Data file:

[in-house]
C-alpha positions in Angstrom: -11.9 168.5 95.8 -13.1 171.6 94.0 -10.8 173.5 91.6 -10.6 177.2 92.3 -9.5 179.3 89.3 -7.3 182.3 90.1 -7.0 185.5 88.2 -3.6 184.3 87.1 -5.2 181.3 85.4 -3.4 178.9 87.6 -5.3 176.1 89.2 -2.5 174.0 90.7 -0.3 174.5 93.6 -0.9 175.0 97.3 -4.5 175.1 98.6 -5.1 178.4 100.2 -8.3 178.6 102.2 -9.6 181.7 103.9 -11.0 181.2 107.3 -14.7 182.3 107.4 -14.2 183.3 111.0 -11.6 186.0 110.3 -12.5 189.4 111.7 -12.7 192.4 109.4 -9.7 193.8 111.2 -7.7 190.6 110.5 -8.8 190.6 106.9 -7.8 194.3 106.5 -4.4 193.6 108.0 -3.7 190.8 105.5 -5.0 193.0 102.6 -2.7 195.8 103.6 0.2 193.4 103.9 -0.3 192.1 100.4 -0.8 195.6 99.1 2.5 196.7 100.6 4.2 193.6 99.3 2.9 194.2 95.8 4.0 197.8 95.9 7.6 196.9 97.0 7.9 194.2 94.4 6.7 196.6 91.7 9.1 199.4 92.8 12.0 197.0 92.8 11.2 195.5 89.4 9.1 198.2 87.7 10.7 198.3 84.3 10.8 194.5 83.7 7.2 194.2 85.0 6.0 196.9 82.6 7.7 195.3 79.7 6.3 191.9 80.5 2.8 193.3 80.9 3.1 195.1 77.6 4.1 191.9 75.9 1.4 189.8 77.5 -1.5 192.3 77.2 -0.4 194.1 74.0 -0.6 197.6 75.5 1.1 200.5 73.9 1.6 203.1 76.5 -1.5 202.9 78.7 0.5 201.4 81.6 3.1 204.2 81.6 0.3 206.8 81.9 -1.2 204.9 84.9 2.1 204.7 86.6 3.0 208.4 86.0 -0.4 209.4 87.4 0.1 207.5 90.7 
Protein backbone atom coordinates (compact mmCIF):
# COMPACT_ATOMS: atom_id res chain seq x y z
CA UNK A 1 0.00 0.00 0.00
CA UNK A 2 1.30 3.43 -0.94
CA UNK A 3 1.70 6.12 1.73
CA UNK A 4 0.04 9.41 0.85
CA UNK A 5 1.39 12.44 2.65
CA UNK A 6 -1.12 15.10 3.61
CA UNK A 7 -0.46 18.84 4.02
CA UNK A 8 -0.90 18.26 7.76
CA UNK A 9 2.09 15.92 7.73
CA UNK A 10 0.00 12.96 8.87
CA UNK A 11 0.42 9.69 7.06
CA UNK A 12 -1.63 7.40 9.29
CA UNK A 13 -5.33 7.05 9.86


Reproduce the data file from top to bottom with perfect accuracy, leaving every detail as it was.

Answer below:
[in-house]
C-alpha positions in Angstrom: -11.9 168.5 95.8 -13.1 171.6 94.0 -10.8 173.5 91.6 -10.6 177.2 92.3 -9.5 179.3 89.3 -7.3 182.3 90.1 -7.0 185.5 88.2 -3.6 184.3 87.1 -5.2 181.3 85.4 -3.4 178.9 87.6 -5.3 176.1 89.2 -2.5 174.0 90.7 -0.3 174.5 93.6 -0.9 175.0 97.3 -4.5 175.1 98.6 -5.1 178.4 100.2 -8.3 178.6 102.2 -9.6 181.7 103.9 -11.0 181.2 107.3 -14.7 182.3 107.4 -14.2 183.3 111.0 -11.6 186.0 110.3 -12.5 189.4 111.7 -12.7 192.4 109.4 -9.7 193.8 111.2 -7.7 190.6 110.5 -8.8 190.6 106.9 -7.8 194.3 106.5 -4.4 193.6 108.0 -3.7 190.8 105.5 -5.0 193.0 102.6 -2.7 195.8 103.6 0.2 193.4 103.9 -0.3 192.1 100.4 -0.8 195.6 99.1 2.5 196.7 100.6 4.2 193.6 99.3 2.9 194.2 95.8 4.0 197.8 95.9 7.6 196.9 97.0 7.9 194.2 94.4 6.7 196.6 91.7 9.1 199.4 92.8 12.0 197.0 92.8 11.2 195.5 89.4 9.1 198.2 87.7 10.7 198.3 84.3 10.8 194.5 83.7 7.2 194.2 85.0 6.0 196.9 82.6 7.7 195.3 79.7 6.3 191.9 80.5 2.8 193.3 80.9 3.1 195.1 77.6 4.1 191.9 75.9 1.4 189.8 77.5 -1.5 192.3 77.2 -0.4 194.1 74.0 -0.6 197.6 75.5 1.1 200.5 73.9 1.6 203.1 76.5 -1.5 202.9 78.7 0.5 201.4 81.6 3.1 204.2 81.6 0.3 206.8 81.9 -1.2 204.9 84.9 2.1 204.7 86.6 3.0 208.4 86.0 -0.4 209.4 87.4 0.1 207.5 90.7 
Protein backbone atom coordinates (compact mmCIF):
# COMPACT_ATOMS: atom_id res chain seq x y z
CA UNK A 1 0.00 0.00 0.00
CA UNK A 2 1.30 3.43 -0.94
CA UNK A 3 1.70 6.12 1.73
CA UNK A 4 0.04 9.41 0.85
CA UNK A 5 1.39 12.44 2.65
CA UNK A 6 -1.12 15.10 3.61
CA UNK A 7 -0.46 18.84 4.02
CA UNK A 8 -0.90 18.26 7.76
CA UNK A 9 2.09 15.92 7.73
CA UNK A 10 0.00 12.96 8.87
CA UNK A 11 0.42 9.69 7.06
CA UNK A 12 -1.63 7.40 9.29
CA UNK A 13 -5.33 7.05 9.86